Ximelagatran: a clinical perspective.


Ximelagatran is a novel oral anticoagulant belonging to a class of drugs known as direct thrombin inhibitors. Numerous recent large-scale, randomised controlled clinical trials have given the drug a large clinical platform. These include data on the thromboprophylaxis of venous thromboembolism following major orthopaedic surgery and knee arthroscopy, as well as in the treatment of deep vein thrombosis and prevention of stroke with nonvalvular atrial fibrillation. One phase II study has also shown the efficacy and safety of ximelagatran in secondary prevention post-myocardial infarction. Unfortunately, approximately 6% of patients develop usually self-limiting derangement of liver dysfunction, and frequent monitoring of liver function is likely to be recommended for the first 6 months of treatment. Unlike the vitamin K antagonists, ximelagatran has a wide therapeutic interval with few food, alcohol or drug interactions, and it does not require anticoagulant monitoring. The aim of this overview is to review the clinical trials pertaining to this new drug, which is the first new oral anticoagulant for over 60 years, and one that is likely to influence our management of thrombosis-related disorders.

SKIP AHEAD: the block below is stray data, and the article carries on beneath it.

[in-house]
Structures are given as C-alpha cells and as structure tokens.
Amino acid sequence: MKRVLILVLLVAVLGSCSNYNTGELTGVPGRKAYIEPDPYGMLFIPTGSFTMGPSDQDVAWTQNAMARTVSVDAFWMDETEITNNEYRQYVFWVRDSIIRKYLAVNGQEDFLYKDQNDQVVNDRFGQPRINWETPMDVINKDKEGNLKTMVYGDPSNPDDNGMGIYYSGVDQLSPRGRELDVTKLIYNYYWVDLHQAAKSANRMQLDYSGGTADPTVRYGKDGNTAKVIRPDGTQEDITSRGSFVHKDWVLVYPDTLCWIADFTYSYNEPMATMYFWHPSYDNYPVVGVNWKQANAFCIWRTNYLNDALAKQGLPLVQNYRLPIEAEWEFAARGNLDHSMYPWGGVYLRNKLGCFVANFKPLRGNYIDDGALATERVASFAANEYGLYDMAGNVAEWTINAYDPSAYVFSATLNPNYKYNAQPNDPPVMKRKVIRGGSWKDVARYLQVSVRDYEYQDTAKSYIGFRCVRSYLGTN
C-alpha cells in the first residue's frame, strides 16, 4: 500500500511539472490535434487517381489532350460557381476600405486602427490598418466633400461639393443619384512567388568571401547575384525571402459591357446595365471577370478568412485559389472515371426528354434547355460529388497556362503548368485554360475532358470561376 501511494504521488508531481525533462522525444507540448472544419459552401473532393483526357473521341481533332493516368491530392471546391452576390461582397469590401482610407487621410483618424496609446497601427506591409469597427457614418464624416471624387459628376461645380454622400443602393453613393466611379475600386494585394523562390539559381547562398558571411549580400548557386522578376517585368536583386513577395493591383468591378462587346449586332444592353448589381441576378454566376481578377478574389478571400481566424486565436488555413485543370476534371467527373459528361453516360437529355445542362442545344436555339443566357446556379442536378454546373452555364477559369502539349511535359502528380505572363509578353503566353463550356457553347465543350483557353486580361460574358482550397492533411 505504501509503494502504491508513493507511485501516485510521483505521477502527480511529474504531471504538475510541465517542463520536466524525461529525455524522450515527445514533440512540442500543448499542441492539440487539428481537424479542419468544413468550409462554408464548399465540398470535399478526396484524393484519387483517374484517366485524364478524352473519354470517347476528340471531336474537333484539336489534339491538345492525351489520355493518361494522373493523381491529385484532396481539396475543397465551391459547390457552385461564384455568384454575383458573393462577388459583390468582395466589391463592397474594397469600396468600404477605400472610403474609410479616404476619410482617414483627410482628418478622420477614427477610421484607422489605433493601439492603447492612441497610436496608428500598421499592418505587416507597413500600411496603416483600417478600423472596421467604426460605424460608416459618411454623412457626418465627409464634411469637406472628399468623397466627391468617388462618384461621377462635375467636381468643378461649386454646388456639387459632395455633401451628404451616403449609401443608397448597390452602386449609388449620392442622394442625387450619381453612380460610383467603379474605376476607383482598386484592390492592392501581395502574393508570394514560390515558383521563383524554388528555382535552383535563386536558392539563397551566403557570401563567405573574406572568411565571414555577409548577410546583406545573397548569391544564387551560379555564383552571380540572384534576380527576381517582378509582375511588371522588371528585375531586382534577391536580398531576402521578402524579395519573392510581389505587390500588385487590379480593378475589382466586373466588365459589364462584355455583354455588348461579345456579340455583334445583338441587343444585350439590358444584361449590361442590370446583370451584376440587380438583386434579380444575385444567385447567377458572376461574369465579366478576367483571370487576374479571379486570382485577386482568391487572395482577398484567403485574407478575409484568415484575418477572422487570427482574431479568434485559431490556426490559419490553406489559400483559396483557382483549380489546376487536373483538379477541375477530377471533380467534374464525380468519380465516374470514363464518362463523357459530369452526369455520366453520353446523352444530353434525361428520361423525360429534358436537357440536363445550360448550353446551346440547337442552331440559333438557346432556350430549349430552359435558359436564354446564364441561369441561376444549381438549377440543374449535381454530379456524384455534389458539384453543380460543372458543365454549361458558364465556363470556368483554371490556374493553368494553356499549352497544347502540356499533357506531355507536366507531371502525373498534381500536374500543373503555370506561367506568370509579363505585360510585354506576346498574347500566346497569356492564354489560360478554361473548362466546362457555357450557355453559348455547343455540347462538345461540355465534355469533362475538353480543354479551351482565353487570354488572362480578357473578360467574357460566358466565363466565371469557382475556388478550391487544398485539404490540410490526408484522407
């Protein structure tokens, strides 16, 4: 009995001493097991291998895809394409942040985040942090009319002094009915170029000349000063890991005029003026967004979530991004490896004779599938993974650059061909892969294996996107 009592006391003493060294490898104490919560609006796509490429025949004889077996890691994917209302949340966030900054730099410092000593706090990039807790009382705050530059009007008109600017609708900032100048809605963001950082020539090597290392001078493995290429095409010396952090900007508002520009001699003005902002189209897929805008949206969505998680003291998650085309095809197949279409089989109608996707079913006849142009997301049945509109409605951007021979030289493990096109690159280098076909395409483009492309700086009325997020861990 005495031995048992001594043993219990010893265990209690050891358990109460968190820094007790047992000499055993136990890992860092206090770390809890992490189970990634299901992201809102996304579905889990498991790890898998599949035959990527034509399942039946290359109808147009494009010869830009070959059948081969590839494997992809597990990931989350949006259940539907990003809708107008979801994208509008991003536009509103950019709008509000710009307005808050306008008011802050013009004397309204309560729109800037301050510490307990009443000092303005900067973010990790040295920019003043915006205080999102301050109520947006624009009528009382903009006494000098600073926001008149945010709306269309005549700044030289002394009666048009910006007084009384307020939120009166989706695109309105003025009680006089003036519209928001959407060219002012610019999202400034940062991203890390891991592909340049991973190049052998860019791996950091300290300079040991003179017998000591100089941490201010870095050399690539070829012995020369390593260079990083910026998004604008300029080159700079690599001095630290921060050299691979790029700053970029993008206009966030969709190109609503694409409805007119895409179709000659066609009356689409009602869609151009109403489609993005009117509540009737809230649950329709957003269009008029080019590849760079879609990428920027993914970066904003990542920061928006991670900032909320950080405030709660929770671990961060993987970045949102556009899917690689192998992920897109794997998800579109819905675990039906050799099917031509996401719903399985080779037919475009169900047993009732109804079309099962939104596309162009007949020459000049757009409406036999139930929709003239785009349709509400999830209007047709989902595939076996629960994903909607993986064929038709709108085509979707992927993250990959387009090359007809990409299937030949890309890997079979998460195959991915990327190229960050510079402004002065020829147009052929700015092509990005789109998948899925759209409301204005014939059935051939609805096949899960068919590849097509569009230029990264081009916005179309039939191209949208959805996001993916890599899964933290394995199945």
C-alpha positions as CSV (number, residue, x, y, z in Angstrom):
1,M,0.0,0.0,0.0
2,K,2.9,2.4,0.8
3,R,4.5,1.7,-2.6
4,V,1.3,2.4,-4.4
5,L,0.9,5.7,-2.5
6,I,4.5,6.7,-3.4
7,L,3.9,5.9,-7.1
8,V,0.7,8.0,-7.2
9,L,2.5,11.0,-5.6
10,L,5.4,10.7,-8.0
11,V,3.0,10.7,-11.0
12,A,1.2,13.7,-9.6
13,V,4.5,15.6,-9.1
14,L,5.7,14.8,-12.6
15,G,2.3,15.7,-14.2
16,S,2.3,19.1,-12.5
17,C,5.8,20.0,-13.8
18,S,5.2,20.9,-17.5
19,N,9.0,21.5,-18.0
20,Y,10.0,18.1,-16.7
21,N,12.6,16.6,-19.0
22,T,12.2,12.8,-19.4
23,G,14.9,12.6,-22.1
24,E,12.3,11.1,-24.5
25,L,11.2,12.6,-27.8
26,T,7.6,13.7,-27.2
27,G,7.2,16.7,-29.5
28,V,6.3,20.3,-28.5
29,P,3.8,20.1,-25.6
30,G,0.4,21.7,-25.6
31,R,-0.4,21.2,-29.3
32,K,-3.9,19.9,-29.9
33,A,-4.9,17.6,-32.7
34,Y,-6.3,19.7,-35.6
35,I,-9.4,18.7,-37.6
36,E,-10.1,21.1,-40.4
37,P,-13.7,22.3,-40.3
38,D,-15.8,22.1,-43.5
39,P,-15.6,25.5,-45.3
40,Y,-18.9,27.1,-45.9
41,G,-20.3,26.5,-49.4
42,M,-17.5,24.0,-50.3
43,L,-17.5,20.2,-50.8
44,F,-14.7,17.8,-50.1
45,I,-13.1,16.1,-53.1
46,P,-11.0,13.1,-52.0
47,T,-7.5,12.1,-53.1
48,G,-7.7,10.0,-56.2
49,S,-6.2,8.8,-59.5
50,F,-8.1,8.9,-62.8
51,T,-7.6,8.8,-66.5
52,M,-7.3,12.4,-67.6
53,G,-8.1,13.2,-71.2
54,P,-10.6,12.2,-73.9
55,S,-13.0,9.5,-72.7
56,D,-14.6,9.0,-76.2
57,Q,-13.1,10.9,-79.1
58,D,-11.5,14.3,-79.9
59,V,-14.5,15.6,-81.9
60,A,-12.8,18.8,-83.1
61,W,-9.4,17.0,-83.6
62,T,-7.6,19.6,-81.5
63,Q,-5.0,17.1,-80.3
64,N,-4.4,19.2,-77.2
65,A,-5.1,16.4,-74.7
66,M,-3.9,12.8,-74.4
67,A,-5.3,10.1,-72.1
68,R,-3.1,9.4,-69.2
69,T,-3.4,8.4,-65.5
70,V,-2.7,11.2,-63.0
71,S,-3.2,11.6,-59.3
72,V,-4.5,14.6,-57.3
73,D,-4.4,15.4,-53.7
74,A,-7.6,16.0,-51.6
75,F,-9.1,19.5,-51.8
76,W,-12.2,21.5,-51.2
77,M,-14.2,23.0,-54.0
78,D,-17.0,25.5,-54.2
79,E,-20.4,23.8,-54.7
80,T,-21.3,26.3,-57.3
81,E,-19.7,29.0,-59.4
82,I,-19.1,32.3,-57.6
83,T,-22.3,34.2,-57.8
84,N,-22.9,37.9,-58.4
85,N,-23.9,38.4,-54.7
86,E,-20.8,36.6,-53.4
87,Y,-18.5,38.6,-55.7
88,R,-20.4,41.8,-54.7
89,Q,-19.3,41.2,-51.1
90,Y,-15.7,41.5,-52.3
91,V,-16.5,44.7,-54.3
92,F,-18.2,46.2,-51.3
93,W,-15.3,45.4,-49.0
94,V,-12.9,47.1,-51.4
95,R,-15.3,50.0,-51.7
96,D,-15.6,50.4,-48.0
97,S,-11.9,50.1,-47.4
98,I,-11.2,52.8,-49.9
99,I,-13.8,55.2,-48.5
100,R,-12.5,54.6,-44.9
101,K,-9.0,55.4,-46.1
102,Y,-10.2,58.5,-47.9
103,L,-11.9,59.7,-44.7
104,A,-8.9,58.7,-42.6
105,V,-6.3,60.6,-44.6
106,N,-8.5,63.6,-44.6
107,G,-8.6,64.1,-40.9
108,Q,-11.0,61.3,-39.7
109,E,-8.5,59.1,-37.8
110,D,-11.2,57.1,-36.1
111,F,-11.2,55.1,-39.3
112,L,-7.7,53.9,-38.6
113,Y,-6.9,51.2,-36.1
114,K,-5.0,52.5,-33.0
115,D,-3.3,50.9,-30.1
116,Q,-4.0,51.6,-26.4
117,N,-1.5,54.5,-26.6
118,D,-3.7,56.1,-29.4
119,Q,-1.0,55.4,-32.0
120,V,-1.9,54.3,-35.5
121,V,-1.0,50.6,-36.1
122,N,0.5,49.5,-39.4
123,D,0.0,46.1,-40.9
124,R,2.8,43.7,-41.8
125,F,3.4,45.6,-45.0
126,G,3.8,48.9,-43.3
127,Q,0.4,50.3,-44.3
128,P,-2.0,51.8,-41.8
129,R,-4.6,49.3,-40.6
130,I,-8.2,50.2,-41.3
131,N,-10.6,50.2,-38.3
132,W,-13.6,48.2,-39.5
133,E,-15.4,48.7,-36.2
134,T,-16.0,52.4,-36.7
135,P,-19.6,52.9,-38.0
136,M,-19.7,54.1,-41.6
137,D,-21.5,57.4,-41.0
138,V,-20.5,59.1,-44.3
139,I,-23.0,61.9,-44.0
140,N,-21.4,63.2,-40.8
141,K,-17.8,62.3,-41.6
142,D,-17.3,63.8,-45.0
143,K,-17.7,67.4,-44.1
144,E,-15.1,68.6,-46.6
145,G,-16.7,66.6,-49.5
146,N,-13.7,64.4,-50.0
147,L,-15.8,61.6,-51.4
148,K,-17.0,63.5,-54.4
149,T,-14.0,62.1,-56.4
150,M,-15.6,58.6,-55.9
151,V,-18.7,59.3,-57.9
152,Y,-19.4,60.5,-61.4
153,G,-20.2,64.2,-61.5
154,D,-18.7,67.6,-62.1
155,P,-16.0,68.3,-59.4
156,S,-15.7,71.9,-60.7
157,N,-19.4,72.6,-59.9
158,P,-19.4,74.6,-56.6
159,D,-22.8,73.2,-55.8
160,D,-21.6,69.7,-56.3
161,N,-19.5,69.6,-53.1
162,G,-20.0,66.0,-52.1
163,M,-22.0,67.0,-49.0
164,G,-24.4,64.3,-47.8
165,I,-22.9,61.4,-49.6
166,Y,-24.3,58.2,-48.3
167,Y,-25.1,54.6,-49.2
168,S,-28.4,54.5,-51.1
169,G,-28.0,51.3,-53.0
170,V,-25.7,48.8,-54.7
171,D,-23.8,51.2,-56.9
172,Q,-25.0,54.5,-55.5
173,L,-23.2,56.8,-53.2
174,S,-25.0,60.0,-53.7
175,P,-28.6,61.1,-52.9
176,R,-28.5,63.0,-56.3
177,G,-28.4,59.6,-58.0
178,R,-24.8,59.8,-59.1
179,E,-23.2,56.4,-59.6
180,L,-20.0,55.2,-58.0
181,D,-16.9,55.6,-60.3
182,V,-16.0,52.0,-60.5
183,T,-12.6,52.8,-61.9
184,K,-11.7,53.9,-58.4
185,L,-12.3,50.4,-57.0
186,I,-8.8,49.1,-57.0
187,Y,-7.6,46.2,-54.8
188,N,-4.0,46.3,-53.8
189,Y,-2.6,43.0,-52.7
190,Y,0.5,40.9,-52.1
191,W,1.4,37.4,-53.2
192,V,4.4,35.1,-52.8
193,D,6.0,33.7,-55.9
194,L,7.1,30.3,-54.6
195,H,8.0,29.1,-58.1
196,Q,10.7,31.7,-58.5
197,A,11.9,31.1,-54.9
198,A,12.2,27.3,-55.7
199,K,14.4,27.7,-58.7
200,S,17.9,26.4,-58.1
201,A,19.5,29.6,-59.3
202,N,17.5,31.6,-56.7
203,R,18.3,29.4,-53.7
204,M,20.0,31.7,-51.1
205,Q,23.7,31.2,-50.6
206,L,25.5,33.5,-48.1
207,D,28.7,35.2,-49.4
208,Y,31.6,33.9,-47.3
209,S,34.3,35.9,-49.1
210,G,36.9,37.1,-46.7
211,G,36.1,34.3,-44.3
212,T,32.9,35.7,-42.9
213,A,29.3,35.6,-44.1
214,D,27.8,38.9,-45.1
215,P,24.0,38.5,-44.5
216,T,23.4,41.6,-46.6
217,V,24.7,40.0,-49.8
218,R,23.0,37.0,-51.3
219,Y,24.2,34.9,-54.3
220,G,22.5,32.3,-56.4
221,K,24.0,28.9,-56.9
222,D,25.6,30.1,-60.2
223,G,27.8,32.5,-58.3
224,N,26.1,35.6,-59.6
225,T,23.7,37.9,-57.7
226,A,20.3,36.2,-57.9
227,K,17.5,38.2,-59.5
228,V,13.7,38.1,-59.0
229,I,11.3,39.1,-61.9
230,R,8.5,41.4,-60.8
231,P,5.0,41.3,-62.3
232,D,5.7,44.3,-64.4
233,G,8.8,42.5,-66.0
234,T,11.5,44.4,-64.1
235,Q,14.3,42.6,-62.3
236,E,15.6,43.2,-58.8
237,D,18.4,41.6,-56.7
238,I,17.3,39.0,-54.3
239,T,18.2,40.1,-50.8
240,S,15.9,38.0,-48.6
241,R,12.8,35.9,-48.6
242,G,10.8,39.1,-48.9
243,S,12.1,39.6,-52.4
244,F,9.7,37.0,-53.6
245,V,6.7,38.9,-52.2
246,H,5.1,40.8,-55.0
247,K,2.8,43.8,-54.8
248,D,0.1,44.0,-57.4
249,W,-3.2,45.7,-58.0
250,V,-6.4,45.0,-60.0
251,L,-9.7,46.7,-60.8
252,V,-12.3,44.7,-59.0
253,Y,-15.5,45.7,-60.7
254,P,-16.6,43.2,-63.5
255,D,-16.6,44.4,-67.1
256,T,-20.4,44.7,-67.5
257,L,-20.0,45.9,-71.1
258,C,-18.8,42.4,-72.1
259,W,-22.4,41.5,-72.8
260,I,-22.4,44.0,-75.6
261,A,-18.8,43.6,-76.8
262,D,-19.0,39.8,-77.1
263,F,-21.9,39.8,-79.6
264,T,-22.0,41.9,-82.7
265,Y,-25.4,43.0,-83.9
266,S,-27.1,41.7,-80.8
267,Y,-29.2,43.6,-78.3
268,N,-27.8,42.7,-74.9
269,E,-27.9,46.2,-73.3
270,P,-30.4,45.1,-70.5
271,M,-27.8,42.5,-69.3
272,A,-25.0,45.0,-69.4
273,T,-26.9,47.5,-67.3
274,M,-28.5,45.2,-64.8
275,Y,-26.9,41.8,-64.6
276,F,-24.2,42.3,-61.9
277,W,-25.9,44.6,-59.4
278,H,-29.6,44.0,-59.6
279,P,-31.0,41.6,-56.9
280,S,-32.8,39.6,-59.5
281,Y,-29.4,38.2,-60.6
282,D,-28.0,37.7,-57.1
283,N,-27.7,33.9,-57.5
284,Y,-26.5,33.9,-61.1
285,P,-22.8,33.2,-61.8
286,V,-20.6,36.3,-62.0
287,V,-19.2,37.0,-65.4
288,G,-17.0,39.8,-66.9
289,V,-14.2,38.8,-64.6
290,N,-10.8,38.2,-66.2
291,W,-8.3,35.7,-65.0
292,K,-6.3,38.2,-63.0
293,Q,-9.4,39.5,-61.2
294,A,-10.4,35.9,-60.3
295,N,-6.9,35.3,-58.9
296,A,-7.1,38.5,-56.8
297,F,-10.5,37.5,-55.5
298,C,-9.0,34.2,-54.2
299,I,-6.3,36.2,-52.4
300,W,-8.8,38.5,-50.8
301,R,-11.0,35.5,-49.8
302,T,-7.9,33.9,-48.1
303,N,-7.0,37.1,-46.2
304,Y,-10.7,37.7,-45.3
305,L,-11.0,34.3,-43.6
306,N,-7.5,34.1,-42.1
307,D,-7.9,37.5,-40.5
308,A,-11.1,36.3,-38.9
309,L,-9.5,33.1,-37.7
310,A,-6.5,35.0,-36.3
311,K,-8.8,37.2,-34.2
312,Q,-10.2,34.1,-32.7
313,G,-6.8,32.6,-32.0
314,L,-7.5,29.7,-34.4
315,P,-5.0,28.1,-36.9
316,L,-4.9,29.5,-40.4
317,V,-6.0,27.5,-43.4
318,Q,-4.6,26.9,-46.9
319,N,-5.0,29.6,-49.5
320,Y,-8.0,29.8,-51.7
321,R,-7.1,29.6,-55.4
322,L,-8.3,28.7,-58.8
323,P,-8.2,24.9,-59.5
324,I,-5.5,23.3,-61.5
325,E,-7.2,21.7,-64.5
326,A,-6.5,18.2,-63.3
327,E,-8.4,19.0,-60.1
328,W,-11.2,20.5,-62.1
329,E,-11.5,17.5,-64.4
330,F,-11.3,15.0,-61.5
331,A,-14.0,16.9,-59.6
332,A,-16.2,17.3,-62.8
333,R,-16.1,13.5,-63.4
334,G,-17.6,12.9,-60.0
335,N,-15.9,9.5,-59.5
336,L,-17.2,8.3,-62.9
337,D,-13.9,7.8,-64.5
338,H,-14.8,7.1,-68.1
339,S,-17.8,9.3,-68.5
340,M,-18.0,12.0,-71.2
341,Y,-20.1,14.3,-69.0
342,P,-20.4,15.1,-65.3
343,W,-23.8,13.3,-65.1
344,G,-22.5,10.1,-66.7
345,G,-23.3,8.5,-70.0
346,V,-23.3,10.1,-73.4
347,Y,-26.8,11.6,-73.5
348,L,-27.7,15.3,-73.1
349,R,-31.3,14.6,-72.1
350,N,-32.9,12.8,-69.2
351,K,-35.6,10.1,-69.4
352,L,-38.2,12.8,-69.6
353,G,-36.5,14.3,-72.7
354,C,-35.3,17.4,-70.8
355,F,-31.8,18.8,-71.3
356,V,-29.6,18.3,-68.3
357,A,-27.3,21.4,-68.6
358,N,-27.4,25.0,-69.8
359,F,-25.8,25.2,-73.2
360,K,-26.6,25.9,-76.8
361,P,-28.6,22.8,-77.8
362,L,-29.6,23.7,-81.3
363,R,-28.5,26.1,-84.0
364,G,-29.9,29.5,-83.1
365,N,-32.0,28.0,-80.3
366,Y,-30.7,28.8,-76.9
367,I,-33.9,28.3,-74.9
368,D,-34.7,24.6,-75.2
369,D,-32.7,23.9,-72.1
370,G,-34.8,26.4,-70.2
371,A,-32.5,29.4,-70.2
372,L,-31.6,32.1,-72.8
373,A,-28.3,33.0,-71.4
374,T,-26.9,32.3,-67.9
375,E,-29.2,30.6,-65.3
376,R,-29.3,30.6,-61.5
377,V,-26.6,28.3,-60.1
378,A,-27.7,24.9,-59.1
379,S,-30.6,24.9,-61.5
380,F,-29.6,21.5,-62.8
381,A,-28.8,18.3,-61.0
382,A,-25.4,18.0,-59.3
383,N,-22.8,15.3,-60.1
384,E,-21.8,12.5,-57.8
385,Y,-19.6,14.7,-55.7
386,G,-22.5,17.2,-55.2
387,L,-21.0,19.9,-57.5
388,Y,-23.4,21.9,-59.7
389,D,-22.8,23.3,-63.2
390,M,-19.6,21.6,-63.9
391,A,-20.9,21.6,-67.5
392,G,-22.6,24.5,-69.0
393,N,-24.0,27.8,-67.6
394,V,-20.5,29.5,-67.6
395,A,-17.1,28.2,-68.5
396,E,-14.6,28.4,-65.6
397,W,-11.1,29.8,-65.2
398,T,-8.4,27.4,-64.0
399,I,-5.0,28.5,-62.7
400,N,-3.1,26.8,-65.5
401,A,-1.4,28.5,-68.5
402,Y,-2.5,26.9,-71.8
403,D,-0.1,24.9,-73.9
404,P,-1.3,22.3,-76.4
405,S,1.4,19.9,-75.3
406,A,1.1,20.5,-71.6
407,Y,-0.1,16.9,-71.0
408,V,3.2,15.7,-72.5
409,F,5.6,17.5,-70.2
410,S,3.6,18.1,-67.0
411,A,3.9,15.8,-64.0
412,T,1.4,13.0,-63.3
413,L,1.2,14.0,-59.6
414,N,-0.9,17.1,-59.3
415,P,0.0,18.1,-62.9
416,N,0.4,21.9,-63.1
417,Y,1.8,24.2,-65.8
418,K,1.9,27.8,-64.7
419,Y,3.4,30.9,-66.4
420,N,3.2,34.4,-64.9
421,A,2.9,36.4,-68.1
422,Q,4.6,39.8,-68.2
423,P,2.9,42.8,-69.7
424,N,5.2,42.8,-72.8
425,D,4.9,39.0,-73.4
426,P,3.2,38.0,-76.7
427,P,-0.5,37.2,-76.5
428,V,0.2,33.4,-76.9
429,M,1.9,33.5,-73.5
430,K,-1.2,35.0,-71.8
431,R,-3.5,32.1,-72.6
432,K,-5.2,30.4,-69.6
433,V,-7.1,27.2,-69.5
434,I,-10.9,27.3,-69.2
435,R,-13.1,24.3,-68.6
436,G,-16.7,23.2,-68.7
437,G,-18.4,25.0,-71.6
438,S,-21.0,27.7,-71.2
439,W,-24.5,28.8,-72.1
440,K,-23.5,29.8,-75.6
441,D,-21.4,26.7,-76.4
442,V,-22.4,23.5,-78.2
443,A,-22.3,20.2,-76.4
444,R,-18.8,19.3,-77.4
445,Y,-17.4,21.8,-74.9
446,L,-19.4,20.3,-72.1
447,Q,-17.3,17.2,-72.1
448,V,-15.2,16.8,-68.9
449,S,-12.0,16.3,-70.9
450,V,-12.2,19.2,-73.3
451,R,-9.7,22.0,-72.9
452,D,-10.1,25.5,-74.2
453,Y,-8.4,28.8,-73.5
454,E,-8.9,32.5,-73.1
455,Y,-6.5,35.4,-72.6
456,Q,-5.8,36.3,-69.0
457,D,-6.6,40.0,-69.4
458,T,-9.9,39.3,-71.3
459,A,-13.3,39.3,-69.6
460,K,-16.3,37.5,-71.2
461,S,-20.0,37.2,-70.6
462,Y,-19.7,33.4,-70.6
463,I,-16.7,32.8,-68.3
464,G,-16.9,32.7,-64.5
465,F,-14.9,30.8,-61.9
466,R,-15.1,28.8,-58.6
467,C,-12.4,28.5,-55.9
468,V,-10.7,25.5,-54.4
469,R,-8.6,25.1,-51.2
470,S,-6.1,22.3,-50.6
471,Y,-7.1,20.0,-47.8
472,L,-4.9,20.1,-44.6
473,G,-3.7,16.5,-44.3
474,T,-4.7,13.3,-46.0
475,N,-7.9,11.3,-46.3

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@article{Boos2005XimelagatranAC, title={Ximelagatran: a clinical perspective.}, author={Christopher John Boos and Alicia Hinton and Gregory Y . H . Lip}, journal={European journal of internal medicine}, year={2005}, volume={16 4}, pages={267-78} }